Time: Day 1, 11:40-13:10 (Y3 & Y4), Day 2, 10:00-11:30 (Y1 & Y2)
Room: Conference Rooms 4 & 5 and 6 & 7, Level 03
Facilitator: Prof. Iadh Ounis and Dr. Craig Macdonald, University of Glasgow
Co-ordinator: Graham McDonald
RDF Domain: A
Every PhD student should have a main point, a main idea or central message in their research. The argument(s) the student makes in their thesis should reflect and support this main idea. The sentence that captures the position on this main idea is the thesis statement. This session will discuss the important characteristics of the thesis statement and how the statement should be developed to be the focal point of a PhD thesis.
There will be two Effective Writing: Thesis Statement sessions during the PhD conference. One session will be for students currently in the first or second year of their PhD, while the other session will be for students currently in the third or fourth year of their PhD. The session activities will be tailored to the attendee’s year of study and will focus on:
- The importance of the thesis statement
- Pitfalls to avoid when writing a thesis statement
- The points that the thesis statement should address
All students attending the session will be asked to submit a copy of their thesis statement and research questions. The anonymized statements will be used as examples for discussion in the workshop.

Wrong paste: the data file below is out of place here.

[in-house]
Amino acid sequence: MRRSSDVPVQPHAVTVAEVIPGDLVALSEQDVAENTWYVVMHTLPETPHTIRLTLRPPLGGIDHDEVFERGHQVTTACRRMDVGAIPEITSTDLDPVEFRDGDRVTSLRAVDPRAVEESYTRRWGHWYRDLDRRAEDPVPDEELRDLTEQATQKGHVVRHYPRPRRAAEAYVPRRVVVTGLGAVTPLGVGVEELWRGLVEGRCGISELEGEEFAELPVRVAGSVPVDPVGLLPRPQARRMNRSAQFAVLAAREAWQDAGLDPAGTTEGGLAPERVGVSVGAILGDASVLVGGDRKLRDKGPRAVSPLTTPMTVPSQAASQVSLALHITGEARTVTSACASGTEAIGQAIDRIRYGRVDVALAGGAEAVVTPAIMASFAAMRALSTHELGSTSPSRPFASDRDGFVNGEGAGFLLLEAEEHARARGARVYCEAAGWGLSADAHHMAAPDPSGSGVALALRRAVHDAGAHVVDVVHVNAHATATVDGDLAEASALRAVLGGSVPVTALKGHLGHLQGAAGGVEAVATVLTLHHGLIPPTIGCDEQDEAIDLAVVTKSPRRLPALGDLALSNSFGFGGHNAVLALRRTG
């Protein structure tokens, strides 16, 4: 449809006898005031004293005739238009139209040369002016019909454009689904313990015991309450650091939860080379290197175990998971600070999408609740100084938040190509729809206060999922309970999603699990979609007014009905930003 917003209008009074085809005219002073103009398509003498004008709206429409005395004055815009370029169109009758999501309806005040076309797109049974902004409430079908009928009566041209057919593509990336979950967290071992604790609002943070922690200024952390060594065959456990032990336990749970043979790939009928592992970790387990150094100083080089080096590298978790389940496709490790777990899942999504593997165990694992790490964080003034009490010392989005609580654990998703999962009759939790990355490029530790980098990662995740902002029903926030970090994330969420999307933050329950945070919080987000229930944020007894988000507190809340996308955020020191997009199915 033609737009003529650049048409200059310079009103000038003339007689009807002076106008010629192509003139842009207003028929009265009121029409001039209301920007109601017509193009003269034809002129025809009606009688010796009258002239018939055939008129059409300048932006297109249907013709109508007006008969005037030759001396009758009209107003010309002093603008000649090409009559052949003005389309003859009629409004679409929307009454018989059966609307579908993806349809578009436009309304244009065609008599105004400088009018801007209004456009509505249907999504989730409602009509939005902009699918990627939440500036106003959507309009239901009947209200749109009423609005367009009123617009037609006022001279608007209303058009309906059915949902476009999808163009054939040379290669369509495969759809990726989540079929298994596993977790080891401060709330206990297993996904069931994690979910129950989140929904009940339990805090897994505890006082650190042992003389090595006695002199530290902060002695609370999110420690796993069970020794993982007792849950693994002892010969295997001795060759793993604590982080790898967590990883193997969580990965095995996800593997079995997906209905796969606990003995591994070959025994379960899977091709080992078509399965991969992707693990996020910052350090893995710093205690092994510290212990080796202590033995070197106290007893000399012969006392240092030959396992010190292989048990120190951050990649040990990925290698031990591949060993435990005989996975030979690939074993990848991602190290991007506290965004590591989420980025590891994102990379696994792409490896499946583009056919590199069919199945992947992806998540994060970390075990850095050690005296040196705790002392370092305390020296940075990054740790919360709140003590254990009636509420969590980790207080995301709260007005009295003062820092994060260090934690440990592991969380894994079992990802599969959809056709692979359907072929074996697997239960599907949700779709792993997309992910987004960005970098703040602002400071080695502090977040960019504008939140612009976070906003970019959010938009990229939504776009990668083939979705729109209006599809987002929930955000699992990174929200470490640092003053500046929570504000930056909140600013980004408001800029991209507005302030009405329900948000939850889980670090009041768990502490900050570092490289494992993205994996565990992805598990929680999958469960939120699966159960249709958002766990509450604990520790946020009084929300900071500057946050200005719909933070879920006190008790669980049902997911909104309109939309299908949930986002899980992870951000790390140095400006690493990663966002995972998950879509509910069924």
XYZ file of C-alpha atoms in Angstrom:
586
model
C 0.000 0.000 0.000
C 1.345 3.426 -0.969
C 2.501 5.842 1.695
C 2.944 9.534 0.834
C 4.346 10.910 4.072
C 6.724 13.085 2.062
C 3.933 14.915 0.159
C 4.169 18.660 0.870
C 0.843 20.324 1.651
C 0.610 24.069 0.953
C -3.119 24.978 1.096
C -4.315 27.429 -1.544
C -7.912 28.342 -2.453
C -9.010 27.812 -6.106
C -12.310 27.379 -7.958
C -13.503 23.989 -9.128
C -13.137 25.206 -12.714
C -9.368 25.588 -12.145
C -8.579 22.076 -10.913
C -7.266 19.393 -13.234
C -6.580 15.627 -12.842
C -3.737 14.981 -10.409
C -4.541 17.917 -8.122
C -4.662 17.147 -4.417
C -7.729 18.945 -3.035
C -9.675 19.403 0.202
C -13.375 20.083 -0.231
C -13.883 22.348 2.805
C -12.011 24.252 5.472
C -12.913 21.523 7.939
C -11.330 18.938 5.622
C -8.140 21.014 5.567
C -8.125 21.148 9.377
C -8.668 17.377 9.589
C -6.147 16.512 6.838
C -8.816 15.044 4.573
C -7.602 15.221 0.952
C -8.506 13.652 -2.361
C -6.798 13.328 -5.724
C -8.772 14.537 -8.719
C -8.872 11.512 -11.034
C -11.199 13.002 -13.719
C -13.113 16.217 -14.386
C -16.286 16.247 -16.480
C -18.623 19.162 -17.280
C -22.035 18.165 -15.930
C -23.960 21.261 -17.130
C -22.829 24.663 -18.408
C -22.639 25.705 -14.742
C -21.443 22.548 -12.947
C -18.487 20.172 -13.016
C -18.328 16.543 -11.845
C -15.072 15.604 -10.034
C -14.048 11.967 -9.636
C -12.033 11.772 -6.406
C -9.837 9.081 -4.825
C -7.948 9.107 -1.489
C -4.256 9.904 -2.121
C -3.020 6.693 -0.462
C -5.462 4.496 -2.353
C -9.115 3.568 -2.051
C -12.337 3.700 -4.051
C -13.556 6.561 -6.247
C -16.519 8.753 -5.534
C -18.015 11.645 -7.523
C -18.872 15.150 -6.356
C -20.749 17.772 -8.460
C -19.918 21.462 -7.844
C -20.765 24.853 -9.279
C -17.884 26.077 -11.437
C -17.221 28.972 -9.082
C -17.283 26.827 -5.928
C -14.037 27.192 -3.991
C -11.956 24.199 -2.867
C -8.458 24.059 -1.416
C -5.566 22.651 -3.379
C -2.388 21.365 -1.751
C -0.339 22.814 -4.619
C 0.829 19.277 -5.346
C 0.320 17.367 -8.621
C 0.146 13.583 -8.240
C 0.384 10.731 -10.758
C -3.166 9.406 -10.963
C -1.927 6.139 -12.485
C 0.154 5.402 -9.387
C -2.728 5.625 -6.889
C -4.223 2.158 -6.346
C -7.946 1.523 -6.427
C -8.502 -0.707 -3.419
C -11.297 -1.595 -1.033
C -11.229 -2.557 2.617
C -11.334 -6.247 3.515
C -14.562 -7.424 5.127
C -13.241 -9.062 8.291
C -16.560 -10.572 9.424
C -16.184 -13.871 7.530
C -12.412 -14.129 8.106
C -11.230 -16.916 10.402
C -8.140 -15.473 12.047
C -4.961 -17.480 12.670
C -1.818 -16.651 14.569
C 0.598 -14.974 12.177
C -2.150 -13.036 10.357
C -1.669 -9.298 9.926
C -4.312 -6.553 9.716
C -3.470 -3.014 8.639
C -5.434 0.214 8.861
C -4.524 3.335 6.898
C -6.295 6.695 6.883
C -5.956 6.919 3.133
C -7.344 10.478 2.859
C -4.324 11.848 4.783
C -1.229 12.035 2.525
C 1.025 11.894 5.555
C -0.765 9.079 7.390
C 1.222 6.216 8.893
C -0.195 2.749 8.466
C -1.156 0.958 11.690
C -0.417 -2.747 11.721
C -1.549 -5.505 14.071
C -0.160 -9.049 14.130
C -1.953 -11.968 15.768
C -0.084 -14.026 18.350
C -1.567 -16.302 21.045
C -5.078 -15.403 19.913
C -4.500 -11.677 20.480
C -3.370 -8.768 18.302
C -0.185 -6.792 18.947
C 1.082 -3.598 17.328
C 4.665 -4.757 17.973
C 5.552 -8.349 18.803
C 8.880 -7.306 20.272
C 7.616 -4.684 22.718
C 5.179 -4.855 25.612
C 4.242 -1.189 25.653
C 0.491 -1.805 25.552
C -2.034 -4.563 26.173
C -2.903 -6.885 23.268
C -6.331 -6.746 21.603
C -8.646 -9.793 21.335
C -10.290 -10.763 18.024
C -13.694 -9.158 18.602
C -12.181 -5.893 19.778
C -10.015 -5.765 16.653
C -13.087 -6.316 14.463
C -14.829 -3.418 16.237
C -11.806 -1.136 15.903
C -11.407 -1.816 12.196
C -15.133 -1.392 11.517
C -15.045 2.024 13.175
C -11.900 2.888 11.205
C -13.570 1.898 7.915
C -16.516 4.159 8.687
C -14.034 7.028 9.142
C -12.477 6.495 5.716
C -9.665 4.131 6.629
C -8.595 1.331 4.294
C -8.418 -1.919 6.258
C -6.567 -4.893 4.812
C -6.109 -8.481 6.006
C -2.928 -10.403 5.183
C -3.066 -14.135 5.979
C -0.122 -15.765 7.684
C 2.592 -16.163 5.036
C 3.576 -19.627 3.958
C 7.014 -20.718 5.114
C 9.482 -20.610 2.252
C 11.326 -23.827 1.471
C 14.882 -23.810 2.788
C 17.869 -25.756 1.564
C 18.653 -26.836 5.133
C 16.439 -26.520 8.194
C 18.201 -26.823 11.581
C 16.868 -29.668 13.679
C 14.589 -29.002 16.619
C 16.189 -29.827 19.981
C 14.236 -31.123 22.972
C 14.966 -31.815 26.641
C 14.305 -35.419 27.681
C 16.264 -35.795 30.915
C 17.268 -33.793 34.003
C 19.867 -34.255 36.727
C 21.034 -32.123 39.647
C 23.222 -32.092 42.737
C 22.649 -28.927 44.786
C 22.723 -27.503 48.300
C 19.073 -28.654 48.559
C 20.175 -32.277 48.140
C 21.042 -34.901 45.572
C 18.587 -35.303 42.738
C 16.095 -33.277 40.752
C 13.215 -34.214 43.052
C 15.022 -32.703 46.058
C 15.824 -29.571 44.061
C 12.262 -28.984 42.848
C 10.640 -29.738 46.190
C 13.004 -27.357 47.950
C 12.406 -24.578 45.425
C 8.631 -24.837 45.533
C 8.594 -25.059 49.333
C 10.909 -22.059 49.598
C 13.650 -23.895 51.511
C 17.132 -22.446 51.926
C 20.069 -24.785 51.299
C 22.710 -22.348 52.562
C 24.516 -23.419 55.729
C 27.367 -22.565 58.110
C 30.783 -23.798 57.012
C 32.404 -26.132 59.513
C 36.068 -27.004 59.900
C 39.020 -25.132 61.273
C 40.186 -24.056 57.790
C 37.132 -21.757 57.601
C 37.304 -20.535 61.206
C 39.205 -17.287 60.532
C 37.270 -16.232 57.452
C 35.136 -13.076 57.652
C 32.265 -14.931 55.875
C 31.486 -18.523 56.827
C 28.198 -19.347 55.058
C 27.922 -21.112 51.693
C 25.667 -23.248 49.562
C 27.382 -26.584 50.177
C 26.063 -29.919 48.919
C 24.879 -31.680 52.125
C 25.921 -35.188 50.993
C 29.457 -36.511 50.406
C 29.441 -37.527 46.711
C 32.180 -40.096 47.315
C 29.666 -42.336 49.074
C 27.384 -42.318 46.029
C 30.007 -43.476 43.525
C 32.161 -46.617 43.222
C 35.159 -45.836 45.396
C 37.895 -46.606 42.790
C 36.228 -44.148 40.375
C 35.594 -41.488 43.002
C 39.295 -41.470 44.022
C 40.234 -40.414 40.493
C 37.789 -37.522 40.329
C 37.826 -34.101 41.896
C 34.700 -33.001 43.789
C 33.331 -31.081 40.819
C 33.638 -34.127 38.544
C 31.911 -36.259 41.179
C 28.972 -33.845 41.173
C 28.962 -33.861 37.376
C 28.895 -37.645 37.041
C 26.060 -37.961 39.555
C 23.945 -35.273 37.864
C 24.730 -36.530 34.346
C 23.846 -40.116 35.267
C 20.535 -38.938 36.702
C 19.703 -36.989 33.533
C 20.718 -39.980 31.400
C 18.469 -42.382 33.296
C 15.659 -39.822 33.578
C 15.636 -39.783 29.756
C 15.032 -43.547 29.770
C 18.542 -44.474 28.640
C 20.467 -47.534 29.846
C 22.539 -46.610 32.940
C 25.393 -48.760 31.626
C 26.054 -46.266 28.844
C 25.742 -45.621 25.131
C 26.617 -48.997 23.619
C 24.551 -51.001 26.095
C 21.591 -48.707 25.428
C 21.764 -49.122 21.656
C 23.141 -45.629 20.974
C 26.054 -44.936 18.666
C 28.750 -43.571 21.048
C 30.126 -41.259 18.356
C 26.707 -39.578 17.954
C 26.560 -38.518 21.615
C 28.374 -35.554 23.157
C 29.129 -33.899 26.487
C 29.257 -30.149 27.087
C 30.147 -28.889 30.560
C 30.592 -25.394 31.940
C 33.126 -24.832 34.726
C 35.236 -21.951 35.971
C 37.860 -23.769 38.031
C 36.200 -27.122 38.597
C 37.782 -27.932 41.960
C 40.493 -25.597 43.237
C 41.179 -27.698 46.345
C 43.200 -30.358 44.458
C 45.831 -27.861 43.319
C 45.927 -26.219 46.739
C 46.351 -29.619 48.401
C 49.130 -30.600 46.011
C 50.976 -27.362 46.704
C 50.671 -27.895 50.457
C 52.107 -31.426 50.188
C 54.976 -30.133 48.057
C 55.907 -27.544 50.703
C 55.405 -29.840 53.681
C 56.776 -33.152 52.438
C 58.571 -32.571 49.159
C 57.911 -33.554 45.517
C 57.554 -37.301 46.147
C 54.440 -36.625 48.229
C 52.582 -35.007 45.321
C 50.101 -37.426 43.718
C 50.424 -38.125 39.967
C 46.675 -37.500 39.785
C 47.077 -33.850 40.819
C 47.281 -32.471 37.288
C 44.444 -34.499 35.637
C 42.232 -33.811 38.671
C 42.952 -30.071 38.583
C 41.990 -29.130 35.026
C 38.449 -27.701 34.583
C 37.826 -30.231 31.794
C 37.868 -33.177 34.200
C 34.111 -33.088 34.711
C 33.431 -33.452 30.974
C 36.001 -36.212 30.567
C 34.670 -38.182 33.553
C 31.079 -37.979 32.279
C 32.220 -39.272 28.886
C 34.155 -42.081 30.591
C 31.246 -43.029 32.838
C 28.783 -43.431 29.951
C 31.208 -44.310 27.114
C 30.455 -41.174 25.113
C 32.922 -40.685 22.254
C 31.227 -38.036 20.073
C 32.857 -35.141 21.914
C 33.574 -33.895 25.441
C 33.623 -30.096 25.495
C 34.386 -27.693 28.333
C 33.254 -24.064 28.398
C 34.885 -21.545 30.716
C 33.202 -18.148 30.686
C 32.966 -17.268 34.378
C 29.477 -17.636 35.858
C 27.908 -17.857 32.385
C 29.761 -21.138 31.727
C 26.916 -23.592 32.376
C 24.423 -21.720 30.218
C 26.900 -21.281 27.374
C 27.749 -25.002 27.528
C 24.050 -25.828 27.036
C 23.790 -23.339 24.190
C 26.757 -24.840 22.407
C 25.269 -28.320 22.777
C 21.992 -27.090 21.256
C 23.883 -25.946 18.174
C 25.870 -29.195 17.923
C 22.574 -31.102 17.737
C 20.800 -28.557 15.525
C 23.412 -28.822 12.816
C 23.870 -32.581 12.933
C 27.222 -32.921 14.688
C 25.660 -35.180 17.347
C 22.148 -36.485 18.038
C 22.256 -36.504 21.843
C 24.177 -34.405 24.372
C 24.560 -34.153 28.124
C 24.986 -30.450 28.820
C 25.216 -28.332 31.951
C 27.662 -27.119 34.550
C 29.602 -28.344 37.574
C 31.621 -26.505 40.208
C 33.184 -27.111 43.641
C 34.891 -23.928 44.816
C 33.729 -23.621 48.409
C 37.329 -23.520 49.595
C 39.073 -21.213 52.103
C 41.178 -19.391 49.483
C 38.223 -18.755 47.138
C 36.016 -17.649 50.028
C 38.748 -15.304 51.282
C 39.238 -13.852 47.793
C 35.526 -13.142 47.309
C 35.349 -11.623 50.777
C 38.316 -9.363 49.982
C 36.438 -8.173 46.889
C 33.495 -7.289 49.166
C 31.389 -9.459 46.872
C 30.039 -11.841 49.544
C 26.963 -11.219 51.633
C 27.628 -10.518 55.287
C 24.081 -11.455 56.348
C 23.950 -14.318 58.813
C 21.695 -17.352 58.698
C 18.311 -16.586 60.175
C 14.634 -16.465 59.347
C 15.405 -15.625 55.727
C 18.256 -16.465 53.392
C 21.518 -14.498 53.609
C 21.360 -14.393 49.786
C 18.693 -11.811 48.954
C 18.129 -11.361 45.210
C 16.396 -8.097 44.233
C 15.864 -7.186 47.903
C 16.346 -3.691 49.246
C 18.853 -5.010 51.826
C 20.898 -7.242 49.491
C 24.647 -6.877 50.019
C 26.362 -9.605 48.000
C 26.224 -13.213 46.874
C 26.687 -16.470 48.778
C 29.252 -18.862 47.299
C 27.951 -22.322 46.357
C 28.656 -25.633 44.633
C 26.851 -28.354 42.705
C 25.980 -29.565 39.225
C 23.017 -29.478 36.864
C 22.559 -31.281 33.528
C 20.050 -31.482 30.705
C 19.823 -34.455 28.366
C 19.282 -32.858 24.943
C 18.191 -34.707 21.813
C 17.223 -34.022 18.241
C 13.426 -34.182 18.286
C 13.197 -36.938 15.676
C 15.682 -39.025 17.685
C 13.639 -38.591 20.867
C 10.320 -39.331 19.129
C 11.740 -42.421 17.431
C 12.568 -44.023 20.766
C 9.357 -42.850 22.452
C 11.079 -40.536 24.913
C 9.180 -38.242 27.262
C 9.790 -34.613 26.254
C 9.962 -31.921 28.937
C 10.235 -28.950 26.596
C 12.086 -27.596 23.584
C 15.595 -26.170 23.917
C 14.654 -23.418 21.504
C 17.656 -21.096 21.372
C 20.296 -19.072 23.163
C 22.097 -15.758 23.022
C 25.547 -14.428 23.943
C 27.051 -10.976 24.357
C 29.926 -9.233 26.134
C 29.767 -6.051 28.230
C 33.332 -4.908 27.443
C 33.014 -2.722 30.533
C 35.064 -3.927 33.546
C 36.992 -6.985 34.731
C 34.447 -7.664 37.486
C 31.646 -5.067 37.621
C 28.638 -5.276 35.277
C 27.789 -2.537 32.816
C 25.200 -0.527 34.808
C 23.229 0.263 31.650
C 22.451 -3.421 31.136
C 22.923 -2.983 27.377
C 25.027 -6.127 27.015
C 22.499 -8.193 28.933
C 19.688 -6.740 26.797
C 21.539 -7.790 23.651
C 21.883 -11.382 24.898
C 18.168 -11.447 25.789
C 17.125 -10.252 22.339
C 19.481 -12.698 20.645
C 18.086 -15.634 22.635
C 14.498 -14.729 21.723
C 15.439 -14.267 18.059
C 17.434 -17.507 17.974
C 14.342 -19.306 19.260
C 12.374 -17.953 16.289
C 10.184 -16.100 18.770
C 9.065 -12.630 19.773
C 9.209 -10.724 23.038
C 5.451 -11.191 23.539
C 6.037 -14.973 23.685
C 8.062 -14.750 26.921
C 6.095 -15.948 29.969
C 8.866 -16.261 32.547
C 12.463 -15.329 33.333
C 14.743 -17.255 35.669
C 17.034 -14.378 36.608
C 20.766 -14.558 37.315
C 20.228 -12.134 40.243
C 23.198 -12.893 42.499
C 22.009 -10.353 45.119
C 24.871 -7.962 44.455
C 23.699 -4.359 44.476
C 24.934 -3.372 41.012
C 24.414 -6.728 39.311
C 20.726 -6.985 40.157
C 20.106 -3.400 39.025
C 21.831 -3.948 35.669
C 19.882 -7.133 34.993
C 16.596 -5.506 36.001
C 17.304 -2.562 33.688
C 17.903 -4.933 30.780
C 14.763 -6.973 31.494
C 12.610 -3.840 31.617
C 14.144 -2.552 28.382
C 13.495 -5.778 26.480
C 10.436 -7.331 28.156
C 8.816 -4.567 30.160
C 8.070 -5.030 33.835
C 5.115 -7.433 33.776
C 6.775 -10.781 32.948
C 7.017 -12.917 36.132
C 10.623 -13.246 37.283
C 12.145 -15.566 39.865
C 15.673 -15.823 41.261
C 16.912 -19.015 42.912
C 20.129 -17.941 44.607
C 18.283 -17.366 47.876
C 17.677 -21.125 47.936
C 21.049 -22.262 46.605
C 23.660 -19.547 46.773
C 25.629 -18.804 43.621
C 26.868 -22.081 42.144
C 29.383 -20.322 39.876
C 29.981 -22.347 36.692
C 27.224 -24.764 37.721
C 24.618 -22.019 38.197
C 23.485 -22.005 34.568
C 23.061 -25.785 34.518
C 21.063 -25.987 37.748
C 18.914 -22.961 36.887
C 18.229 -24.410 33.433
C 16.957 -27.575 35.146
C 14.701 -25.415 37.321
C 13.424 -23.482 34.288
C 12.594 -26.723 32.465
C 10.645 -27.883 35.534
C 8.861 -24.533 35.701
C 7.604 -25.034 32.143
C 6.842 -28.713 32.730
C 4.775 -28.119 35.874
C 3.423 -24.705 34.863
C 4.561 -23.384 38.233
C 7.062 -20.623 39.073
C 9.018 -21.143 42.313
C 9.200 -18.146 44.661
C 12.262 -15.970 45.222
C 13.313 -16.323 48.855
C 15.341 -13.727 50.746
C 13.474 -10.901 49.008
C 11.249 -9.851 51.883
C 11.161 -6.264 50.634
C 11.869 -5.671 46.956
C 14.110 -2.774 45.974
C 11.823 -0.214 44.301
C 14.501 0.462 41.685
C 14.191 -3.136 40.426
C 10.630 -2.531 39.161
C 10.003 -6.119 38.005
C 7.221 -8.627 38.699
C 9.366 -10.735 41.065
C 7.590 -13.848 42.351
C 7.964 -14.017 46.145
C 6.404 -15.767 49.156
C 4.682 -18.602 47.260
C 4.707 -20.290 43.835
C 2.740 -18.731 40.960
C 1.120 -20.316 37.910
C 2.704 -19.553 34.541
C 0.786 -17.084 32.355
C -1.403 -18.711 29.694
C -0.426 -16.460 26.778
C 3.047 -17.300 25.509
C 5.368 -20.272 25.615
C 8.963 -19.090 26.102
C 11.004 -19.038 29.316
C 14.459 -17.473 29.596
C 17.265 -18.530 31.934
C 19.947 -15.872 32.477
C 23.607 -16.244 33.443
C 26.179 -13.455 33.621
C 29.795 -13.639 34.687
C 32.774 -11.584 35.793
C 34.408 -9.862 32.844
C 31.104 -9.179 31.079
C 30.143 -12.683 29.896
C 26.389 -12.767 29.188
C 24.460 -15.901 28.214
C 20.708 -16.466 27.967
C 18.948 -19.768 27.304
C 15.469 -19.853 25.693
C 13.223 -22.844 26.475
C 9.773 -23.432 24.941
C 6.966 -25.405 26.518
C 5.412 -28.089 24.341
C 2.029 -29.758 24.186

This session will be mostly practical and interactive, supported by feedback from experienced academics.
- Part 1 (30 minutes): Presentation on developing and refining your thesis statement by a senior academic, followed by Q&A.
- Part 2 (30 minutes): Group break-out activity: Each group will be given 2-3 anonymized thesis statements to review and comment on.
- Part 3 (30 minutes): Re-group discussion: The academic will lead a discussion of interesting points that were raised during the break-out activity.
- The student should have a good understanding of the importance and purpose of a thesis statement.
- The student should be able to identify the characteristics of an effective thesis statement.
- The student should be able to develop a thesis statement that explicitly outlines the purpose or the point of their research and can be argued for throughout their thesis.